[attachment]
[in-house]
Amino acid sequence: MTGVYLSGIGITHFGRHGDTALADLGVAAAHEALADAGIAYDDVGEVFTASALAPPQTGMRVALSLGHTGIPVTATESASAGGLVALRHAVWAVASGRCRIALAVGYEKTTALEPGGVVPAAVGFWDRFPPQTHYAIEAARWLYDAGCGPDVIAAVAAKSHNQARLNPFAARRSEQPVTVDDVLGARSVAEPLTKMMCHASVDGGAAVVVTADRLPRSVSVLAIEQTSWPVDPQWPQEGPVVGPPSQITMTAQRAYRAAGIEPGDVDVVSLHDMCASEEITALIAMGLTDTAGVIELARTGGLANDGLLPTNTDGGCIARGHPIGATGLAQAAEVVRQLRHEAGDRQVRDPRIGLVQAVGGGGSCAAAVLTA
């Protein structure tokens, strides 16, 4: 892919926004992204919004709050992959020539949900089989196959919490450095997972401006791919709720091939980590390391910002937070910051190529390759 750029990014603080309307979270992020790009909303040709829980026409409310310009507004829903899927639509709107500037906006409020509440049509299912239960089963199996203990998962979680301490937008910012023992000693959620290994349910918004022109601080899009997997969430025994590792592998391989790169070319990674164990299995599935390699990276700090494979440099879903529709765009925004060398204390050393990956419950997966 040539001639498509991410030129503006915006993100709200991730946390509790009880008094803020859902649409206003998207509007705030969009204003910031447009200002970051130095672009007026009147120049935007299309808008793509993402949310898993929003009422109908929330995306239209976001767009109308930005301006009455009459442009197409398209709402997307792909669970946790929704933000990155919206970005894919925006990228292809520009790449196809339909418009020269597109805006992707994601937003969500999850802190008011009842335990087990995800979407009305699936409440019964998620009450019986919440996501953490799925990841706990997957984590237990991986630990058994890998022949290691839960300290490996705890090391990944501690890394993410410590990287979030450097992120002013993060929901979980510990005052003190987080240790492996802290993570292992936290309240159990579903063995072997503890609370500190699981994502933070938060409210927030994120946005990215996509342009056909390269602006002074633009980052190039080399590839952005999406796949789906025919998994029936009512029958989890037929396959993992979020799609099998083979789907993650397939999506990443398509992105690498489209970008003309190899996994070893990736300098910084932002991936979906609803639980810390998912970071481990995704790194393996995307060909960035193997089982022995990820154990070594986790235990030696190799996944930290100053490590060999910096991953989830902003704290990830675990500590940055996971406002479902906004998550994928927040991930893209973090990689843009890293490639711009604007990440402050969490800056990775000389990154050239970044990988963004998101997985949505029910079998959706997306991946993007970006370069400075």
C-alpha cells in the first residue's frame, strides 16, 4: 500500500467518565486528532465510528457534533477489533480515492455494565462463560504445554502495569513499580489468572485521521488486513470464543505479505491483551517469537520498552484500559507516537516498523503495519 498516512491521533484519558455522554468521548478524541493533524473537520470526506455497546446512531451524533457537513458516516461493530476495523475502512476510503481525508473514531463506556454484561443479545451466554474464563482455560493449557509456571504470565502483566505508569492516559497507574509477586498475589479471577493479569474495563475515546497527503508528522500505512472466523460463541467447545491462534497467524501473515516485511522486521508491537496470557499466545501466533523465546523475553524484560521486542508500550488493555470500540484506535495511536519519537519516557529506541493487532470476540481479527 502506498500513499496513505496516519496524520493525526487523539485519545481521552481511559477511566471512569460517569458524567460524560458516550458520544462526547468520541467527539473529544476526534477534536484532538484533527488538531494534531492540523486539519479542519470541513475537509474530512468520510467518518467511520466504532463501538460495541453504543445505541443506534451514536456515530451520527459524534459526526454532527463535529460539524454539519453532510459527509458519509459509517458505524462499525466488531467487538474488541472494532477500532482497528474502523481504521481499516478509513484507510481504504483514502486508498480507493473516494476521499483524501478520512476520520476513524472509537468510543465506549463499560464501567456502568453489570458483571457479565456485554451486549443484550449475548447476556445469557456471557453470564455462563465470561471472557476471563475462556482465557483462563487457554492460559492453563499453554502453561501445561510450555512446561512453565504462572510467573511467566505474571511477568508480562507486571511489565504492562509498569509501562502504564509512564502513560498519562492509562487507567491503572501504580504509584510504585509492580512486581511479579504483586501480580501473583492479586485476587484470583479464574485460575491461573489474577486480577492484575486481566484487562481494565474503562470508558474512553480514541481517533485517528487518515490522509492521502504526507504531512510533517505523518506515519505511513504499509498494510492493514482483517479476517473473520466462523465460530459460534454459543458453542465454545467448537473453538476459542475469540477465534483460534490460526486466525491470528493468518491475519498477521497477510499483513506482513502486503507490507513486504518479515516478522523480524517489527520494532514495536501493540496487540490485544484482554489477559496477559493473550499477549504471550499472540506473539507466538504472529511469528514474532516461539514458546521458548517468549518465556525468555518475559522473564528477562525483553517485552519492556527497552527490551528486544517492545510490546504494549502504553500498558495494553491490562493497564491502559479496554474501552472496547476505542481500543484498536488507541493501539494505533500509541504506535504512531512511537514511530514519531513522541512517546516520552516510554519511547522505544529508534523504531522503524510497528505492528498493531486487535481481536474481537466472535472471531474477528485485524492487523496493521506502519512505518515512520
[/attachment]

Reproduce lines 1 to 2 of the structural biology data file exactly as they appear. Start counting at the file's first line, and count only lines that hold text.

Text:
[in-house]
Amino acid sequence: MTGVYLSGIGITHFGRHGDTALADLGVAAAHEALADAGIAYDDVGEVFTASALAPPQTGMRVALSLGHTGIPVTATESASAGGLVALRHAVWAVASGRCRIALAVGYEKTTALEPGGVVPAAVGFWDRFPPQTHYAIEAARWLYDAGCGPDVIAAVAAKSHNQARLNPFAARRSEQPVTVDDVLGARSVAEPLTKMMCHASVDGGAAVVVTADRLPRSVSVLAIEQTSWPVDPQWPQEGPVVGPPSQITMTAQRAYRAAGIEPGDVDVVSLHDMCASEEITALIAMGLTDTAGVIELARTGGLANDGLLPTNTDGGCIARGHPIGATGLAQAAEVVRQLRHEAGDRQVRDPRIGLVQAVGGGGSCAAAVLTA